‘If you’re still thirsty, drink your saliva,’ the older child says, swallowing hard and stepping forward not to be lost. The younger child runs to catch up, and the children close their eyes and hold hands against the wind. The wind does not believe anything could ever stop it, and hoons towards the peninsula before skipping over at the last minute, saying the land is not as hard as it thinks it is. Their parents’ faces are pushed into this wind; a high-whistling baptismal.

Underfoot, the grass becomes hesitant and here comes the wrist of peninsula and down go their parents, striding giants climbing down towards the sea, daring the rocks to roll underfoot, and laughing when they judder.

The children stand at the edge. They look across at the little fist of land that punches the sea, a tall island joined to the mainland by only shallow water. Foam blunders in from either side of the narrowed land. The rocks are flung over with thick brown belts of seaweed and they have been waiting a long time.

‘Why can’t we cook the sausages up here?’ The children call.

‘You can, but you’ll be running down here when the grass catches.’

The children turn their backs to the drop and begin to climb down. Hugging close to the hunchback of rock that is cool and damp and precious.

‘I’m scared,’ says the younger child.

‘Same. Just say you like it when we get down.’

‘I don’t even want sausages.’

‘You have to. Promise.’


The army-green gas cooker sputters in the wind. The smell of kerosene is a rusty ghost around them, licking their noses, creeping away. One parent squats, annoying the sausages with a fork and squinting out to sea. The sausages are browning. The foam kicks up and the children enjoy the cool globs that dollop onto their outstretched arms and they enjoy saying their arms are covered in bird poo.

Gulls gather, stretching their wings out flat like tea trays. The wind lifts them up and offers them around.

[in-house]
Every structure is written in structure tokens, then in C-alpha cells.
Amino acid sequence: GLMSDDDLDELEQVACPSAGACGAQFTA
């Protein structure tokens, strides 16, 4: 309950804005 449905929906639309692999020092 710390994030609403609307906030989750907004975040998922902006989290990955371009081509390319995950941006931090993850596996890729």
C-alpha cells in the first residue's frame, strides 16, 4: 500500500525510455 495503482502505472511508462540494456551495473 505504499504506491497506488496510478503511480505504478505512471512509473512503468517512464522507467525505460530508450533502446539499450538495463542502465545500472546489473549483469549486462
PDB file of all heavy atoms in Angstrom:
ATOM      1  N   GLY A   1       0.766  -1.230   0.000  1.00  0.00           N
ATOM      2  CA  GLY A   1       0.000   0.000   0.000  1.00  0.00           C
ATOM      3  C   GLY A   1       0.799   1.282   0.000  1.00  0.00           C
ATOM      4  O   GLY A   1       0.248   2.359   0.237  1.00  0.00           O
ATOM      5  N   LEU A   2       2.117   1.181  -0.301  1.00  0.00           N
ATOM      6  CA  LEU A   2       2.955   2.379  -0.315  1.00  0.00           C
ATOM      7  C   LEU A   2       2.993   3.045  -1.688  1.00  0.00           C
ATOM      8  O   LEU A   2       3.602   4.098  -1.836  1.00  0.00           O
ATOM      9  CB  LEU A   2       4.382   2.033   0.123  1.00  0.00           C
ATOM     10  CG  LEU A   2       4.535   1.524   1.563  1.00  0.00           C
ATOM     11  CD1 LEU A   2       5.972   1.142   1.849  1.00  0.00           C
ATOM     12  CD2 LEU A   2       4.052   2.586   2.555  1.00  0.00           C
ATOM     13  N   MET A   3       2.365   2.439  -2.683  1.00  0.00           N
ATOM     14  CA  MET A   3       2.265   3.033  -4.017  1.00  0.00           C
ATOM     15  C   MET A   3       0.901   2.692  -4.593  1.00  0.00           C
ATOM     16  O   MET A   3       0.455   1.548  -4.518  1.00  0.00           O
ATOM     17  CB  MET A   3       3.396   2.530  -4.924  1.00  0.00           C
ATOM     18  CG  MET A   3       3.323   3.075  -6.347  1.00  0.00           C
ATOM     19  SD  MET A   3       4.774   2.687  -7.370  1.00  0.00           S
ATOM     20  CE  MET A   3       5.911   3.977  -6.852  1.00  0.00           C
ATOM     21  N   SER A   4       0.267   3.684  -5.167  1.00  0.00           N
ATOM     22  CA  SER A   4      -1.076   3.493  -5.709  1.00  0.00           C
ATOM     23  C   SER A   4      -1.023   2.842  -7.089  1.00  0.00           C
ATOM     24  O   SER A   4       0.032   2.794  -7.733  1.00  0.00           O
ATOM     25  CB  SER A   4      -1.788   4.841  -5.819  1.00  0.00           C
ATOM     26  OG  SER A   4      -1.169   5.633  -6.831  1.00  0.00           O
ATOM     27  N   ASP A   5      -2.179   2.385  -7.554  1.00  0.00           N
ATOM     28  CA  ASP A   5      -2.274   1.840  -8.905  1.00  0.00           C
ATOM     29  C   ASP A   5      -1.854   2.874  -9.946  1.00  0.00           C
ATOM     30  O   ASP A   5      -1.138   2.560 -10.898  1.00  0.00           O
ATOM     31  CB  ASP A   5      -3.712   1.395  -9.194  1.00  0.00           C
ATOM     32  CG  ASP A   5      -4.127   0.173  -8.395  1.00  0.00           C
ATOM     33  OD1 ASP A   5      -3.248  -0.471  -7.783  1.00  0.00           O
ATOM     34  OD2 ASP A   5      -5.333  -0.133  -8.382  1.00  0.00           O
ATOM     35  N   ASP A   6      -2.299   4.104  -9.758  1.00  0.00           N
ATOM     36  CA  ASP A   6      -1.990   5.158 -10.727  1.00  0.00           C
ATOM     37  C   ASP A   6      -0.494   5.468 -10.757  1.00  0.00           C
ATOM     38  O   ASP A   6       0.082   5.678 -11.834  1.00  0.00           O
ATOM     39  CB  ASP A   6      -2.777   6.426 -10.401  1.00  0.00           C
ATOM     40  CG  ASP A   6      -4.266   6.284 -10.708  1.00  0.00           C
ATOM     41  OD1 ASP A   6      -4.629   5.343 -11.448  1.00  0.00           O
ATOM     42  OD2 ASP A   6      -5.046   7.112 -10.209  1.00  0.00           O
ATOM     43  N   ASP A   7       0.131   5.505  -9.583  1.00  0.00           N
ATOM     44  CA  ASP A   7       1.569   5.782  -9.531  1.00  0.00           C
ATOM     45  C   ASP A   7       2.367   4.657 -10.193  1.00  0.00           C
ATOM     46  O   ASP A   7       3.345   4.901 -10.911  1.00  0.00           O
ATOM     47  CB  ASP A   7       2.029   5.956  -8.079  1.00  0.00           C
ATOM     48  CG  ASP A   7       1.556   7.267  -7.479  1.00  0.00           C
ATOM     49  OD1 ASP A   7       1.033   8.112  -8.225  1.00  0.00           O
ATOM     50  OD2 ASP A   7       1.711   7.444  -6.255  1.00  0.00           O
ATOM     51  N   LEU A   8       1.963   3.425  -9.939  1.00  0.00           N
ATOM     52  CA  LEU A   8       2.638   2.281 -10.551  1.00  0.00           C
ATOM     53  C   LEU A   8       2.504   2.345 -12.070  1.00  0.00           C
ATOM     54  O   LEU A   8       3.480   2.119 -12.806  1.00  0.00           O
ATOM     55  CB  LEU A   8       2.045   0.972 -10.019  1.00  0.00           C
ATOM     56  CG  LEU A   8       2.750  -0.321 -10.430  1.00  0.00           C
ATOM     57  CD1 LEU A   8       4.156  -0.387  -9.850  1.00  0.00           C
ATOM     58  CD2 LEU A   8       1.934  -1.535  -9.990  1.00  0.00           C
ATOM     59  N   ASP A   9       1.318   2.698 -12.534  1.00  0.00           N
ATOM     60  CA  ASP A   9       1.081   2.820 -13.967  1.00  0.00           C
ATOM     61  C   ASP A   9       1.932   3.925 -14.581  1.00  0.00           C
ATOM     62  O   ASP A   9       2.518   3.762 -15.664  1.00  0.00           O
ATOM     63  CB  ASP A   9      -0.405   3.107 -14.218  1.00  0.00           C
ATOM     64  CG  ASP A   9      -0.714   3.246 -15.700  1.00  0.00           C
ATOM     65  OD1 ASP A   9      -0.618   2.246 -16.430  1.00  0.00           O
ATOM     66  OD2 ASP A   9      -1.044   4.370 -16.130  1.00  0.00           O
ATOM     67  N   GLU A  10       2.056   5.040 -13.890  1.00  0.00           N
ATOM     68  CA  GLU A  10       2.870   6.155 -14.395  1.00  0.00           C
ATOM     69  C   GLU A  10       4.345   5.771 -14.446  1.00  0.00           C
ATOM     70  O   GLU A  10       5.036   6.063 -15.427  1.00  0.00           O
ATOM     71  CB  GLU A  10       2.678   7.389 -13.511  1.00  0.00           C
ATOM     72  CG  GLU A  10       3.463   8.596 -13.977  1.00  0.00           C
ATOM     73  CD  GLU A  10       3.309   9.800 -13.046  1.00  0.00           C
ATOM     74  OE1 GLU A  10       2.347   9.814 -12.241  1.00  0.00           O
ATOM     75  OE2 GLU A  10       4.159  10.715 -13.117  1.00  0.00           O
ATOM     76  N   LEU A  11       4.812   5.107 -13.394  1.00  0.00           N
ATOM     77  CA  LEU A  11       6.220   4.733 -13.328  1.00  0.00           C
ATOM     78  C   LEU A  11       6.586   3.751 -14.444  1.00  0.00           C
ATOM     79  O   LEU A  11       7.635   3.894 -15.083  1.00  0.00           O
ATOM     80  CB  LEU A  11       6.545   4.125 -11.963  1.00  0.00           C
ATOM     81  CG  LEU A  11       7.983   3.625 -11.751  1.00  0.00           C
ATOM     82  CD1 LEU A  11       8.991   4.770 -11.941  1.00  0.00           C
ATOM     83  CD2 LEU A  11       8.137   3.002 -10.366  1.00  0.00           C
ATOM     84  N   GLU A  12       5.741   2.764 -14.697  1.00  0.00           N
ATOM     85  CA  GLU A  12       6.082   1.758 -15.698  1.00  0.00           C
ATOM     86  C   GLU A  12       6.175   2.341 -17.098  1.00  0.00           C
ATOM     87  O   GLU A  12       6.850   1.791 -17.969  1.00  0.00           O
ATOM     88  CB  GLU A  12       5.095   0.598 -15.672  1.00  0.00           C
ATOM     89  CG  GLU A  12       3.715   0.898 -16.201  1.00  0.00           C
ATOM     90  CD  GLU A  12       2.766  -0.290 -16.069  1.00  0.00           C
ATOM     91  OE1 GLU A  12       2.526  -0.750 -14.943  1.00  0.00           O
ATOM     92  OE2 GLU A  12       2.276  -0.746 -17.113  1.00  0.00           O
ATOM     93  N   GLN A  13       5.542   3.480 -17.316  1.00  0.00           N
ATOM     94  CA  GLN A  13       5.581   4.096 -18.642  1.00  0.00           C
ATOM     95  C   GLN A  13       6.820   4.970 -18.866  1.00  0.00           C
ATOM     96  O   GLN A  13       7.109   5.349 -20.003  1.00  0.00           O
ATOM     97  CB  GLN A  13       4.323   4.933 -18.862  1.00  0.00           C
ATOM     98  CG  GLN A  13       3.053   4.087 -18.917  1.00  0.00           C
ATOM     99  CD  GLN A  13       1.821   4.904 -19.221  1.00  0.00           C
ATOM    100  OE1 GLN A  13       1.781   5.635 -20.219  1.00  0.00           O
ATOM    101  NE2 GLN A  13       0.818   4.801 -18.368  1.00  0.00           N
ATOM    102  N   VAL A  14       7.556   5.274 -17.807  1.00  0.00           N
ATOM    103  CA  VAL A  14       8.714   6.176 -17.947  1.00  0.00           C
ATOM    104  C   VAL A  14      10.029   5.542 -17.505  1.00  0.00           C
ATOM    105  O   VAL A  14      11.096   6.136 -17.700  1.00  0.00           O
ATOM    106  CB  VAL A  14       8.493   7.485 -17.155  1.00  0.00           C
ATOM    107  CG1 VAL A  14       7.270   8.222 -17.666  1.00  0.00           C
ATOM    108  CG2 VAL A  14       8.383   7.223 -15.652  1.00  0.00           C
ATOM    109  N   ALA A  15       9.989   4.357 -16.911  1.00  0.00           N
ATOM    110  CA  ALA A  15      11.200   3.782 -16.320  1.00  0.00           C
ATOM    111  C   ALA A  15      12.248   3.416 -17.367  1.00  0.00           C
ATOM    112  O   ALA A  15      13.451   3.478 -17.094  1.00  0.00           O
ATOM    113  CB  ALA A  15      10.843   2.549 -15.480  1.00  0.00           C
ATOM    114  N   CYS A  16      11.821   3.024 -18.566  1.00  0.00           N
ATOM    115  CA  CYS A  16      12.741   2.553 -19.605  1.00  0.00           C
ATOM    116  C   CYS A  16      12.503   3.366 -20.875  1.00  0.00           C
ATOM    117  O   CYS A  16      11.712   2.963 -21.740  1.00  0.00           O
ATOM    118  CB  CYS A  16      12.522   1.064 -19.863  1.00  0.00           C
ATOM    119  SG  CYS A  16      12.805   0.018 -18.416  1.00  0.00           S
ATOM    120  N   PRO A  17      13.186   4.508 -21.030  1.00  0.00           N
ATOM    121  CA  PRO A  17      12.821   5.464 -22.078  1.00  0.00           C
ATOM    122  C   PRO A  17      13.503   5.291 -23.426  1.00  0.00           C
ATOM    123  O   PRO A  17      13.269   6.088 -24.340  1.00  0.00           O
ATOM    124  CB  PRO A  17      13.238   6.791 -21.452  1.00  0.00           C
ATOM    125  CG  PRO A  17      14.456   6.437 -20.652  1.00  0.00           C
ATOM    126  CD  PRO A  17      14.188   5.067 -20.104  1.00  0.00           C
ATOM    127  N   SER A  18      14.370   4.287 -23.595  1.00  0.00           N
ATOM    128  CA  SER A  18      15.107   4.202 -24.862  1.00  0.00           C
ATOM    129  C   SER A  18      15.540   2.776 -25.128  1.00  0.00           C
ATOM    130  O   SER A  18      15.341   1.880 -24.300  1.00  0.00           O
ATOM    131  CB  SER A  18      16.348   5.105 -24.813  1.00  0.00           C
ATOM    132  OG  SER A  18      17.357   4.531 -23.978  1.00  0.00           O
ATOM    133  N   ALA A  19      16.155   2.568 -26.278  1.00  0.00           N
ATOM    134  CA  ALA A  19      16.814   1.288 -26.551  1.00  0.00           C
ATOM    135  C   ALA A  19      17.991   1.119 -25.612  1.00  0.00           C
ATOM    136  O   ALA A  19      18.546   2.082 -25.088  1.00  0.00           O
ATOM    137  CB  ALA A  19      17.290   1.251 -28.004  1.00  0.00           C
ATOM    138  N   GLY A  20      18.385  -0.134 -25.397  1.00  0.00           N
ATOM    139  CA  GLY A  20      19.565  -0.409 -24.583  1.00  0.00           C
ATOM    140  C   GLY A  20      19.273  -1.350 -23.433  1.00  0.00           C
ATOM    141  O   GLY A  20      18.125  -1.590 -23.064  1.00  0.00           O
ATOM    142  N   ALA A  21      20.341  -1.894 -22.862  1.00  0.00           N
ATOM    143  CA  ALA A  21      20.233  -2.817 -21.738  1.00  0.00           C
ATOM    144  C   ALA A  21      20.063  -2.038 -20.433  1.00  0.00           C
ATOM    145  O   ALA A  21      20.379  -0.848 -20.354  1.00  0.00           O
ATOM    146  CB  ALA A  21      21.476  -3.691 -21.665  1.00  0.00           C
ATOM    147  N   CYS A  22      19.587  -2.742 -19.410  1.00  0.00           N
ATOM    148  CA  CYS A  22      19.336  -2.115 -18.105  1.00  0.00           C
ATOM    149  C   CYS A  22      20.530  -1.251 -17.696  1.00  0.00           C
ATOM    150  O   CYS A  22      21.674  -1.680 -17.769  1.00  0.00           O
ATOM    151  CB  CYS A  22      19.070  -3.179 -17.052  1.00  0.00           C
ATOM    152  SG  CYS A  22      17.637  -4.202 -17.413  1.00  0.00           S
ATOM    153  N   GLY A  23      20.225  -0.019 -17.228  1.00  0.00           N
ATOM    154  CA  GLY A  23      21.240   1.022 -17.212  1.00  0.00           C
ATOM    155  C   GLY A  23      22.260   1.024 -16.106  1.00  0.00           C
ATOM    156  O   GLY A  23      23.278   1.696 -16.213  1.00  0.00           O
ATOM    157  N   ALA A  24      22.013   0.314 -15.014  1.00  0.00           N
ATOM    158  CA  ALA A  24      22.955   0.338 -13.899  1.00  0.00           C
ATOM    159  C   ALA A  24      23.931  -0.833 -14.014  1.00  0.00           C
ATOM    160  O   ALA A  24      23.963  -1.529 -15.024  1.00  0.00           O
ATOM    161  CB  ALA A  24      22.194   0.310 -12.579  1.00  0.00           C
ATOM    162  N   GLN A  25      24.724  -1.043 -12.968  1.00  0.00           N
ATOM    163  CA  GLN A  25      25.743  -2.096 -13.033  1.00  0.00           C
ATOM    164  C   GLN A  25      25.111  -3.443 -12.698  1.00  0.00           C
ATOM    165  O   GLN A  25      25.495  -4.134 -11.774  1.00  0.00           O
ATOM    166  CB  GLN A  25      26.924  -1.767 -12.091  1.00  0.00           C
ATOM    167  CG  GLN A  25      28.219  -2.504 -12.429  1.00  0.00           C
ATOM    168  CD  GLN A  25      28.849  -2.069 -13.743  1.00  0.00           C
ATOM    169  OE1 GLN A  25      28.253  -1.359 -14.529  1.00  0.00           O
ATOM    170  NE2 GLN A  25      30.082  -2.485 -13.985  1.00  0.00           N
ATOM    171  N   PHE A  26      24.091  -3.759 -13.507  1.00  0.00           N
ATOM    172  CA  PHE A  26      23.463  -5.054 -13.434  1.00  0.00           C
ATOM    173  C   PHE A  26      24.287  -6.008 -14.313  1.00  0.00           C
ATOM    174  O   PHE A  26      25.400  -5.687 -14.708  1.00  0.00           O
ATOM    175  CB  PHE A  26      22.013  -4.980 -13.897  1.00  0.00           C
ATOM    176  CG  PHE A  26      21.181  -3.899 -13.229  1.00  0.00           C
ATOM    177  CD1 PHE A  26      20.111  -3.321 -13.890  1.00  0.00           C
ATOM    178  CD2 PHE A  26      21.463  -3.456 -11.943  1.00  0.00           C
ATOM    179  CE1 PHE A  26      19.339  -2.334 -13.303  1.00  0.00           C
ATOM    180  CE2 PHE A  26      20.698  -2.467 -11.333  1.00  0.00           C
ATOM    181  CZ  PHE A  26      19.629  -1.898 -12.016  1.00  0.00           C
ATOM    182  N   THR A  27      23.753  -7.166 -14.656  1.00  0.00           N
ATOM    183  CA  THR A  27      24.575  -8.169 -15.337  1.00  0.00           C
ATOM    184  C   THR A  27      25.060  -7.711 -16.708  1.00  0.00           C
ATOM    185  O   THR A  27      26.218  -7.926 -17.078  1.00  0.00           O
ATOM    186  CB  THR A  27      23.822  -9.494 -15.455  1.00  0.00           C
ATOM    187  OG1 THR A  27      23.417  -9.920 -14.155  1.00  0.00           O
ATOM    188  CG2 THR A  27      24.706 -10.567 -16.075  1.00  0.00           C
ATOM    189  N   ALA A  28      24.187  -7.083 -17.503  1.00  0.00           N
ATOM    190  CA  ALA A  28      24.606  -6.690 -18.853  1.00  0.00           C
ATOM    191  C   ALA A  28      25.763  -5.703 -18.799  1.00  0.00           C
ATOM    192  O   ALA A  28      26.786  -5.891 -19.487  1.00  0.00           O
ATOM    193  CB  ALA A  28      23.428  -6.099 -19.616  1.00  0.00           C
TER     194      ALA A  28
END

‘Impressive wingspans these birds have.’

A bread bag is revealed, rustling, and tomato sauce is set out upon a flat rock. In line behind the cooker, all the humans wait. The sausages are handed out, the tomato sauce squeezes out from the bread. Hands and fingers are licked while the children wobble away, picking their own careful paths across the rocks.

‘Sit down to eat.’

‘I’m standing up,’ says the smaller child. The rocks are slippery. The misbalancing begins. The hand holding the sausage jerks through the air. ‘See, I’m fine!’ The child turns away, towards the sea, and brushes a tomatoey hair from their face. A red streak across the cheek.

‘You’ve just been told to sit down.’ Both parents are watchful now, in warning. The gas cooker tells itself small, blue words.

‘I think someone’s a bit tired and grumpy.’

‘I’m not tired! I’m only tired because of this stupid walk!’ The world swerves. A foot skids down the slick rock. An ankle twists. A sausage goes flying, bounces off the gas cooker with a soft thud. Something is unscrewed. There is a small spill, it shouldn’t have happened.

Both parents up and stepping as if on stilts. ‘Come on, let me see,’ one says. The child is wedged and splayed across the rocks, all the wind knocked out of it, all the heat knocked out of its chest and given to the sky.

A powerful gull secures one eye on the bread. Shrieks. Sail-hops towards it. Snatching up the bread, the bird is left with tomato sauce smeared down its gullet.